Use this simple guide to colour basics to apply colours more confidently in your graphic designs, personal branding or on your website.
I promised you a couple of blog posts about colours and here I am with the first one. Or actually with the second one as I’ve already announced this in the first post.
If you missed that I’d recommend to check it out as it includes some eye-catching colour palettes that you can have for free! HEX codes included so you can steal them for your own creative projects.
>> *If you just want to take the quiz, then scroll down to the bottom of the page.* <<
For those of you ready for some extra reading time, today’s topic continues with some of the basic stuff.
Colour is everywhere.
You know it when you see it. Your hair, your clothes, the food you eat, the clothes you are wearing, your smartphone or laptop, your car, your dog – they all appear in different colours.
Some cultures have more descriptions and naming variety for a specific colour than others, but every human language has words that describe colours.
So what is ‘colour’ anyway?
What if I say I’ve already told you above?
Sort of. At least.
#1 Colour is light
You need either a natural source like the Sun or artificial ones aka your desk lamp to ‘produce’ colours, so to speak.
Remember when I said you know what colour is when you see it. Well, without a light source you don’t see anything.
#2 Colour is you
To have colours and to define colours we also need you. Your perception.
Your eyes with specific specialized cells sensitive to light. And your brain to interpret the information.
Remember when I said you know what colour is when you see it.
#3 Colour is the world
And we also need some objects.
Remember when I said you know what colour is when you see it. If there is nothing to look at (hard to imagine I know) then there are also no colours.
Colour in science
To get a bit more scientific, but really just a bit!
What makes one colour different from another is the amount of energy it has. Objects have different ‘colours’ because they absorb the light with some energies and not others.
The two extremes are objects that absorb all the colours and are black. And the ones that reflect all the colours and are therefore white.
The rest of the colours as we know them are in-between. A red rose appears red to you, because it reflects red light, which reaches your eyes and then your brain, but absorbs the rest.
Colour in Art and Design
Art and artists see colours slightly differently than scientists.
To use the classic example: While artists consider black a colour, scientists do not because black is the absence of all colour.
In art and design colours have attributes that are highly subjective. Unthinkable heresy for any scientific mind.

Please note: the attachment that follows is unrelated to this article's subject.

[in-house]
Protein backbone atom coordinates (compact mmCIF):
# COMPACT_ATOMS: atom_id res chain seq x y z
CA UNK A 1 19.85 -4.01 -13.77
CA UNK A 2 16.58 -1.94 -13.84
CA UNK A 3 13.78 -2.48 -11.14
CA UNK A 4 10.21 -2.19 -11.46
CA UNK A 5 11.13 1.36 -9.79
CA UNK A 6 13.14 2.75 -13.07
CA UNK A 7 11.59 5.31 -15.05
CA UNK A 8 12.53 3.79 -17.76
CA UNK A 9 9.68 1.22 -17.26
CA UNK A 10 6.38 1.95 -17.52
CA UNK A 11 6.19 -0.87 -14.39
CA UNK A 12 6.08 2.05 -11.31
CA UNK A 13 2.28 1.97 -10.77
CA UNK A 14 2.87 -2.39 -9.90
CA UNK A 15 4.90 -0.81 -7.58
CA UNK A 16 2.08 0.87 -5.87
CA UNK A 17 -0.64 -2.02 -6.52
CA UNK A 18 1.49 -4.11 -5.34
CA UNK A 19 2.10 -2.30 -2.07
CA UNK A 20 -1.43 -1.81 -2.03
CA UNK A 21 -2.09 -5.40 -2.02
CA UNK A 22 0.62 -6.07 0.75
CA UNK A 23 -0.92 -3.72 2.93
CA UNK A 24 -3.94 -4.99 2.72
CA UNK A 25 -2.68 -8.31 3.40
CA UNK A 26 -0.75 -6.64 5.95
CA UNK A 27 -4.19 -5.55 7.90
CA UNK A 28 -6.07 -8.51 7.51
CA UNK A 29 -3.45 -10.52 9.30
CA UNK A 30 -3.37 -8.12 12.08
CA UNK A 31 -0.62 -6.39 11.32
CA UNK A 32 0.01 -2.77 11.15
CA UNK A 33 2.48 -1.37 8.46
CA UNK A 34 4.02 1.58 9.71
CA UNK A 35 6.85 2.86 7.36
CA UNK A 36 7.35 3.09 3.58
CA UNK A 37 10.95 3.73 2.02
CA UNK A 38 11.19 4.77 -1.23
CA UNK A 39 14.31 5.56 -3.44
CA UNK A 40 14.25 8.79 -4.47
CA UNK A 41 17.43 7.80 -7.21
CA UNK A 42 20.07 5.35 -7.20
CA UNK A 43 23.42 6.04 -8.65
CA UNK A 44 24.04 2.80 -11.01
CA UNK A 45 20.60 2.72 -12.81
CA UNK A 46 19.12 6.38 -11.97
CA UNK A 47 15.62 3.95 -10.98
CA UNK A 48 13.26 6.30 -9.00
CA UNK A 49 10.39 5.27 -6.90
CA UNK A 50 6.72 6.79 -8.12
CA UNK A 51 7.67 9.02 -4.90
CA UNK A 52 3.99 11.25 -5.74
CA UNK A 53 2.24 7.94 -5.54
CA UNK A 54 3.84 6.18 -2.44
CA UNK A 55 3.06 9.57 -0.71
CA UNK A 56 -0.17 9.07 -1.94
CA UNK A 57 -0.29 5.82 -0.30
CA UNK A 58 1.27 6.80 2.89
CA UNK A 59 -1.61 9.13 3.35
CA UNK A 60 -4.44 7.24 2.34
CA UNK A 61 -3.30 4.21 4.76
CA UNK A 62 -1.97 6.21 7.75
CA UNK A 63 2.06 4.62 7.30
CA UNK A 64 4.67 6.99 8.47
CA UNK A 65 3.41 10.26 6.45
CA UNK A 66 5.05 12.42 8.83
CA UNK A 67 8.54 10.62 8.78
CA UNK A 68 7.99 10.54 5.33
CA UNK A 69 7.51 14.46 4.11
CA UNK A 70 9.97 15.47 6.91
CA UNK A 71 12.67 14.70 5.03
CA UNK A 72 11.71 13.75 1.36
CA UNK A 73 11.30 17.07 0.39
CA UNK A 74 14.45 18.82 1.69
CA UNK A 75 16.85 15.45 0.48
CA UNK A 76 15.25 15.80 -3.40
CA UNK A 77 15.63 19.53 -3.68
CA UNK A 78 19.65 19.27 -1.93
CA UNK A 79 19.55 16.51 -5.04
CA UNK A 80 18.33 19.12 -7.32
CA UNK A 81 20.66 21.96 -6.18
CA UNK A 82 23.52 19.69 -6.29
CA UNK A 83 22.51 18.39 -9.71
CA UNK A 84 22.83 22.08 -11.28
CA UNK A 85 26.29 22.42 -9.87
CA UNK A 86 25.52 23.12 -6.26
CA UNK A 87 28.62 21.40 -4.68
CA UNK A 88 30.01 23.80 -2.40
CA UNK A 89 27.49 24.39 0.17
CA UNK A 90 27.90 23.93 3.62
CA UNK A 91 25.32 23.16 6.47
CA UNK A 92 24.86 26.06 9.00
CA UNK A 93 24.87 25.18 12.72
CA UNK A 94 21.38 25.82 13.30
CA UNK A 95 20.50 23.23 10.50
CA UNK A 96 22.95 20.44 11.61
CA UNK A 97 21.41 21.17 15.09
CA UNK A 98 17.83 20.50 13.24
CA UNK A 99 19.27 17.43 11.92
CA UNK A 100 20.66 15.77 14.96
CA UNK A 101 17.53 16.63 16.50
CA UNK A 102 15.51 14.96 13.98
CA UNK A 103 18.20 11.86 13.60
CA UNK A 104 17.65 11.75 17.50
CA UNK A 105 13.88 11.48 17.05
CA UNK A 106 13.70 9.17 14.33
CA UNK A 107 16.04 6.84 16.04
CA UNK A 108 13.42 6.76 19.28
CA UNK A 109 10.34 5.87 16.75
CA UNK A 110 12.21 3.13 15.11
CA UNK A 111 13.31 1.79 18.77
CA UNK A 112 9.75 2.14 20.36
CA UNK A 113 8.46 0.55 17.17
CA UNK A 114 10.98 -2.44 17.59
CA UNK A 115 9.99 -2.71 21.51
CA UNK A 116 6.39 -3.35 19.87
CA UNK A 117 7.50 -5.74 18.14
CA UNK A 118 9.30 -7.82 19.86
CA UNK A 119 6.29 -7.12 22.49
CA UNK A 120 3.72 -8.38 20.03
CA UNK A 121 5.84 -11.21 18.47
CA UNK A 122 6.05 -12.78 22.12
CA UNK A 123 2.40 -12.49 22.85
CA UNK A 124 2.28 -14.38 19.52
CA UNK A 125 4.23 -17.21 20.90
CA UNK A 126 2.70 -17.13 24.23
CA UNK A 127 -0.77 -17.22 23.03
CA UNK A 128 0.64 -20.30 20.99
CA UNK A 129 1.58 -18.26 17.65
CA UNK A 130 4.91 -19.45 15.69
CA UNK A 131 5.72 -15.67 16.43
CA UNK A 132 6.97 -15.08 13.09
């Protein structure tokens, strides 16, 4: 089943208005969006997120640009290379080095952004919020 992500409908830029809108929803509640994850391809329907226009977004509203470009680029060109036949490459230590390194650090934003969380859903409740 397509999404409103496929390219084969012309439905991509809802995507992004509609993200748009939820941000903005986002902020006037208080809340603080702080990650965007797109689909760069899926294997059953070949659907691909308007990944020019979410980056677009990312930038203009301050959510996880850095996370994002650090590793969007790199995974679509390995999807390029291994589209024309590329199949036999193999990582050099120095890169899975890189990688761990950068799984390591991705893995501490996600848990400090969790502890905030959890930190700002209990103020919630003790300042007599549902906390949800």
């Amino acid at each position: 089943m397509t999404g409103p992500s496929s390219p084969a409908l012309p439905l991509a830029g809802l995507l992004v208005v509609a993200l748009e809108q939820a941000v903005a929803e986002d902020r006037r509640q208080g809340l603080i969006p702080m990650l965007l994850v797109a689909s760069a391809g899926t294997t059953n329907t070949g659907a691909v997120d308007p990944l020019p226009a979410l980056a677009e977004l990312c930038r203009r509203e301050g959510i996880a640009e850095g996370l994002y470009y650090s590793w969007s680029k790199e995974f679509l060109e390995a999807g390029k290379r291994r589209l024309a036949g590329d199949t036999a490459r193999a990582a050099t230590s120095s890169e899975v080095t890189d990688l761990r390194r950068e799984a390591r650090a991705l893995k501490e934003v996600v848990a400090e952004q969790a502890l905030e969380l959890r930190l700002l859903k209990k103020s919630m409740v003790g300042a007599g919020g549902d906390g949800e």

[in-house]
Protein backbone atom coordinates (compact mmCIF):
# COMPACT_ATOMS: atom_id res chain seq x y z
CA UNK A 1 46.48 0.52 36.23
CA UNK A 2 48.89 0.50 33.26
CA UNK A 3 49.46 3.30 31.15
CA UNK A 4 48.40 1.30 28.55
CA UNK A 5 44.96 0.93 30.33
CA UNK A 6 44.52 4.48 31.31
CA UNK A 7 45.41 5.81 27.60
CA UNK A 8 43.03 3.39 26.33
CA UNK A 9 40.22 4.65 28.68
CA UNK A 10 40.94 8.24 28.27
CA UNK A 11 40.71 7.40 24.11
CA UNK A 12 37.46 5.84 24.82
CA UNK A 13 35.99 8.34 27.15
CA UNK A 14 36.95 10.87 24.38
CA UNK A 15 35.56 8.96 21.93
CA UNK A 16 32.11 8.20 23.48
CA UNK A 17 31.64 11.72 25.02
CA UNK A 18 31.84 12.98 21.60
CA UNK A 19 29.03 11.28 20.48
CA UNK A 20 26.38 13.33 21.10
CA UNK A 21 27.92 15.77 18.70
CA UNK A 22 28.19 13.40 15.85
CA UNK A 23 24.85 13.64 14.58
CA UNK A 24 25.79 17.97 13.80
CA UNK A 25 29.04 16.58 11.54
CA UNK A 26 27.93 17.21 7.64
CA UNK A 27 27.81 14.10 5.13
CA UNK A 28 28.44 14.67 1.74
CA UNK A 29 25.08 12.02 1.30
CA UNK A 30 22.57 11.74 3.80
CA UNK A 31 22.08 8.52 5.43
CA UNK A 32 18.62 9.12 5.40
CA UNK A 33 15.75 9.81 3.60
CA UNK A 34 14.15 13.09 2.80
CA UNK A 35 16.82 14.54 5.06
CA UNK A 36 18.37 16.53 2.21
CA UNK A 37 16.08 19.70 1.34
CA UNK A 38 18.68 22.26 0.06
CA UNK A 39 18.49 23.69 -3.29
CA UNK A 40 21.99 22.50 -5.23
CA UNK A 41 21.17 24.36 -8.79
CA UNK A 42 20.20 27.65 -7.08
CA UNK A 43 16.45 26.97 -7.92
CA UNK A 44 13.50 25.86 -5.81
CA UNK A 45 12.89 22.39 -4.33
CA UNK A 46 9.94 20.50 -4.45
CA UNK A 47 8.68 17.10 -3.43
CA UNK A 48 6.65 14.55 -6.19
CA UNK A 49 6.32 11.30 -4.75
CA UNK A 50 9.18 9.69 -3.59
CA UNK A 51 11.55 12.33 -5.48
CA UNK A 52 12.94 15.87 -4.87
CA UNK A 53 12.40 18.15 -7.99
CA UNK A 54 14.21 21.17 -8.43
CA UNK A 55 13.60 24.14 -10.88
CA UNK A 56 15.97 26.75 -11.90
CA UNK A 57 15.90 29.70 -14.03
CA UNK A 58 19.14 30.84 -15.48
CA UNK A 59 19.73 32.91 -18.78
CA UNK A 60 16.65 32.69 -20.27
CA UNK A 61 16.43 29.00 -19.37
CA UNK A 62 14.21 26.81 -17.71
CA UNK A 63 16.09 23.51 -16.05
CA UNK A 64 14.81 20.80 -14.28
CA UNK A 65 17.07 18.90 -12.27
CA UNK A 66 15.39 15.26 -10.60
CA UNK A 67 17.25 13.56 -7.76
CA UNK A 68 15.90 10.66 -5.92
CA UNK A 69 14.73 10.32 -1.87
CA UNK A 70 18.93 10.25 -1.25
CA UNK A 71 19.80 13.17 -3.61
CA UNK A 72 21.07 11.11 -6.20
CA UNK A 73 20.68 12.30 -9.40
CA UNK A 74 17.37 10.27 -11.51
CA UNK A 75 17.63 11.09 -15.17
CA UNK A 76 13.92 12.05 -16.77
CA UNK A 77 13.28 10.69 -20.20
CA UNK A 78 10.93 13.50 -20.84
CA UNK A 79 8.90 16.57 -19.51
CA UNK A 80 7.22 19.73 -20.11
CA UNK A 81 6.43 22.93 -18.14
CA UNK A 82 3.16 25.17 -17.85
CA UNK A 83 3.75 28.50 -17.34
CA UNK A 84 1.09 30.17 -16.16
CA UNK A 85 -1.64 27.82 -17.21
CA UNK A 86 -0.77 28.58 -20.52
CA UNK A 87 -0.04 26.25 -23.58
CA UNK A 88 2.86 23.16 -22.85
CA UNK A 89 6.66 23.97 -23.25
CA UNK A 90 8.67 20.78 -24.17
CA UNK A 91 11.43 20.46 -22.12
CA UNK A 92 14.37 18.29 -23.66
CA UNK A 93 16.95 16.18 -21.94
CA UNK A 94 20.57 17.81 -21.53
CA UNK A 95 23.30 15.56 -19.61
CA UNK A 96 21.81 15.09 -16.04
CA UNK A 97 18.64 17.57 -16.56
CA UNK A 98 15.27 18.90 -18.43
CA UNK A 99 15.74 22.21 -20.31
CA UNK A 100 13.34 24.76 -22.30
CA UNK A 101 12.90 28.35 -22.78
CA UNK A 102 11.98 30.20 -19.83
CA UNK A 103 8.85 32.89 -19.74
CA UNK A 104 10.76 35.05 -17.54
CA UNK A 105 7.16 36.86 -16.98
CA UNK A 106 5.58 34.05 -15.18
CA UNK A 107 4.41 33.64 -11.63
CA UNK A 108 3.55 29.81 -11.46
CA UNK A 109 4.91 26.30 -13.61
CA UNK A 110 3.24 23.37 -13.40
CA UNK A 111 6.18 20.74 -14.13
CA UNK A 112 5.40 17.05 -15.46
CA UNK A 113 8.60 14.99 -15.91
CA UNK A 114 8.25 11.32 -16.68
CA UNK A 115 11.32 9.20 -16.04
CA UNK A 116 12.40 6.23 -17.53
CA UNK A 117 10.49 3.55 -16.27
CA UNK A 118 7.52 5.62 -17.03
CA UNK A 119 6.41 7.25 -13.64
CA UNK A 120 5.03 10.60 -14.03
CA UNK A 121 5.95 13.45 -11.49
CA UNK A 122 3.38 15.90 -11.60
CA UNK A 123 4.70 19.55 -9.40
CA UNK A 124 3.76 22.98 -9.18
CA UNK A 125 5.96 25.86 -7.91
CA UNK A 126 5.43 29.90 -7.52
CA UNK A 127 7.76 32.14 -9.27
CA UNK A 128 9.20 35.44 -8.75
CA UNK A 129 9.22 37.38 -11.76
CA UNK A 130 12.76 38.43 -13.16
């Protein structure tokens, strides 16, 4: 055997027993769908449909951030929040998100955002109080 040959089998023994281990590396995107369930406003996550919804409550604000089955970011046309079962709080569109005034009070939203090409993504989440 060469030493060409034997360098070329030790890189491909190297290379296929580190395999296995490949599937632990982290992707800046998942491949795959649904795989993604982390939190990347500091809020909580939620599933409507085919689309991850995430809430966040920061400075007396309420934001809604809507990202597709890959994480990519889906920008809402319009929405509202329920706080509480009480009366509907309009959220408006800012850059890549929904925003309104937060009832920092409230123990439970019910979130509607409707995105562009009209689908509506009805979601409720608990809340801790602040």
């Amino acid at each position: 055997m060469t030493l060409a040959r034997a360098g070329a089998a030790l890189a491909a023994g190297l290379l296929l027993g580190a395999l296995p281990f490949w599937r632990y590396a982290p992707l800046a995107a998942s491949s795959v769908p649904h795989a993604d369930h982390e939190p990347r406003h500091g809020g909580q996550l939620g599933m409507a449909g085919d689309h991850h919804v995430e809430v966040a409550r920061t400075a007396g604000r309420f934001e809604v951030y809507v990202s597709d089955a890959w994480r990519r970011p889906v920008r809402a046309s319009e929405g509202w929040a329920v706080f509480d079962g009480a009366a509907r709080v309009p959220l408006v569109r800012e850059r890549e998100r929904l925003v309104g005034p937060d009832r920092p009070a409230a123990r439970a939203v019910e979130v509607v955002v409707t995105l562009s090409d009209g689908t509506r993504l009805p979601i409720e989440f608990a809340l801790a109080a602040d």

- Think of harmony: when two or more colours are brought together and produce a satisfying, eye-pleasing response.
- Think of temperature: a blue is considered warm or cool depending on whether it leans towards purple or green.
Colors today are often defined by three measurable attributes called:
- value, and
- chroma or intensity
– created by Professor Albert H. Munsell in the first decade of the 20th century.
You probably came across these terms many times already, so just a quick recap what they are all about.
is the color itself. It is the distinctive quality by which one can distinguish one colour from another.
Munsell defined five principal hues:
- Blue, and
And 5 intermediate hues: YR (yellow-red), PB (purple-blue) etc.
the brightness or lightness of the hue is the quality by which one distinguishes a light color from a dark one, in the range from white to black.
Chroma or intensity,
represents the “purity” of a color (related to saturation), with lower chroma being less pure (more washed out, as in pastels).
How are web colours different?
While artists usually mix colours together as in paints and pastels, and use that in their artwork, web colours are used in displaying web pages.
They are specified with a different terminology as
- an RGB triplet or
- in a hexadecimal format (#, HEX code).
A color is specified according to the intensity of its Red, Green and Blue components, each represented by eight bits. Thus, there are 24 bits used to specify a web color, and 16,777,216 colors that may be so specified.
That is a huge amount of colour options you can choose from!
So when you design for the web, that is
- landing pages,
- online marketing materials,
- social media or infographics,
you have almost endless colour possibilities to express and distinguish your business and brand beyond your logo.
How to use this immense repository of colours effectively?
Now let’s have some fun!
How well do you know colours?
Take this evergreen quiz and find out!
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